PhysicalFirst Vicar: I take as my text for today…

(Cut to bishop and vicars at doorway.)

Bishop: The text, Vic! Don’t say the text!

(Cut back to vicar.)

First Vicar: Leviticus 3-14. . .

(The pulpit explodes. Vicar disappears in smoke, flying up into the air. Cut to close-up of the bishop. Behind him there is smoke and people rushing about. Sound of people scrambling over pews in panic etc.)

Bishop: We was too late. The Reverend Grundy bit the ceiling.

Monty Pythons Flying Circus Episode 17

A recent article in Slate (found here) and a less recent article in the New York Times (found here) outlined the problems associated with the annual physical. The problems are many, with the Canadians recommending dropping a physicians visit  for those not suffering from an illness since the 1970s. That’s the Canadians, you say, we Americans deserve to stay healthier and deserve more and better care. Unfortunately, we often don’t even get the care we need.

The problems begin with the concept. There is no template for these visits so often the patient is given what the physician learned in residency as a “check-up.” Only half of check-ups incorporate the evidence based recommendations as outlined by the US Preventive Services task force. In addition, 80% of things that are recommended are arranged outside of the asymptomatic visit. Another reason the physical may be outdated is that the recommendations over the years for those who are without symptoms have become less and less. Annual PAP Smear? Try every 5 years. Annual stress test looking for silent, atypical heart disease? Been shown to actually cause harm.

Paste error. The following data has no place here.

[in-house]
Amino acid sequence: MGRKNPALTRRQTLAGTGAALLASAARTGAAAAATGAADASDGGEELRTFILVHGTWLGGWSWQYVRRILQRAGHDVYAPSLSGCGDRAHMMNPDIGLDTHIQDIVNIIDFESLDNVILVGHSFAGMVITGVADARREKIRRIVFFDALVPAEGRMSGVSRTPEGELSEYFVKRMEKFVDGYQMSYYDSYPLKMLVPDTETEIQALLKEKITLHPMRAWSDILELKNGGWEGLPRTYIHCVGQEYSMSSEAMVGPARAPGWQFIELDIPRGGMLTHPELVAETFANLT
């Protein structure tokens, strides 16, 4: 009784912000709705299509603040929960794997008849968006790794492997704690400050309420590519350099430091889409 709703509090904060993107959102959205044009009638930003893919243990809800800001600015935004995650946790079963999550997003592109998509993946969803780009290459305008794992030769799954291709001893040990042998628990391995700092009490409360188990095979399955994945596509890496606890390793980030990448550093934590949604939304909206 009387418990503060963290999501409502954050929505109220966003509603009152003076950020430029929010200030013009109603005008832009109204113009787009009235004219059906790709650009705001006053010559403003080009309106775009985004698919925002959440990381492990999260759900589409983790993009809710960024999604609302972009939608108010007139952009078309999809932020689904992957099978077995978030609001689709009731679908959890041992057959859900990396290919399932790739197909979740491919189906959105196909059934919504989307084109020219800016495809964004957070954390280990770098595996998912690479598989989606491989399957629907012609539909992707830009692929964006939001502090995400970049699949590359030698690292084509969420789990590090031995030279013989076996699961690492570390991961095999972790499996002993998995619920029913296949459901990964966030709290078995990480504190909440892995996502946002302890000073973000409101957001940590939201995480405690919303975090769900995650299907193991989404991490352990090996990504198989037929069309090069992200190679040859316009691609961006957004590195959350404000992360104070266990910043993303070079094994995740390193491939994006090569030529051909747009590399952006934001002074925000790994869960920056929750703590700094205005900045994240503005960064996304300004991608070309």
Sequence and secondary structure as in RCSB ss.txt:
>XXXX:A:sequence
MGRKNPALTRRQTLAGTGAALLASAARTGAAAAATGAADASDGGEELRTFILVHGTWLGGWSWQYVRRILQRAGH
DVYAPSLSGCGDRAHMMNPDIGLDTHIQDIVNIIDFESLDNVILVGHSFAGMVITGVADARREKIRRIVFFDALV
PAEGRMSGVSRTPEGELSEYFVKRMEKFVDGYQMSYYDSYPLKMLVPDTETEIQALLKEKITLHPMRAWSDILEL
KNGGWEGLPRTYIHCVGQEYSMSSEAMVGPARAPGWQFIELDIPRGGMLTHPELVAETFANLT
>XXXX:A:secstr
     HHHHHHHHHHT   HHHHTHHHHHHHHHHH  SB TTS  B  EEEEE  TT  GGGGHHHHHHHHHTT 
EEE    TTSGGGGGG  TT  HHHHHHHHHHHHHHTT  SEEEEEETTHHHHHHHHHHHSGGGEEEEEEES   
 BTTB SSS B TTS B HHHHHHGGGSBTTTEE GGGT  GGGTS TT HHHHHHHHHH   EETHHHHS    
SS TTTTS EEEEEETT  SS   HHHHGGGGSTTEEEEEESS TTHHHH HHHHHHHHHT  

If we are going to discourage people from coming in when they are healthy, how are they going to stay well? Doctors are being measured on how many of their patients get this care. How are we going to get these folks screened for colon cancer?

First, we physicians need to get over the fact that we must control the means of production for all things medical. The Affordable Care Act assures access to evidence based preventive services without out-of-pocket expense. We need to improve access for healthy people to these services and reduce barriers. We shouldn’t make people come in for a physical exam when they need a FIT test.

Second, we need to provide better outreach to patients who are not highly motivated to seek out preventive care on their own. The “check-up” at best captures those who want to be “check-upped.” We now have the ability to provide outreach to those who need gentle (and not so gentle) reminders.

Lastly, insurance companies need to pay for the right thing to happen. If I do one bad physical, I get paid real money. If I call 10 people and remind them to get a needed mammogram, I get nothing. The right thing needs to get paid for as well.

Why do physicals not work? Perhaps the consequences are too small. If I do a poor physical the patient gets false reassurance, I get paid, and the insurance company (under the current rules) is none the wiser. If  explosives were involved, the outcomes might end up being different,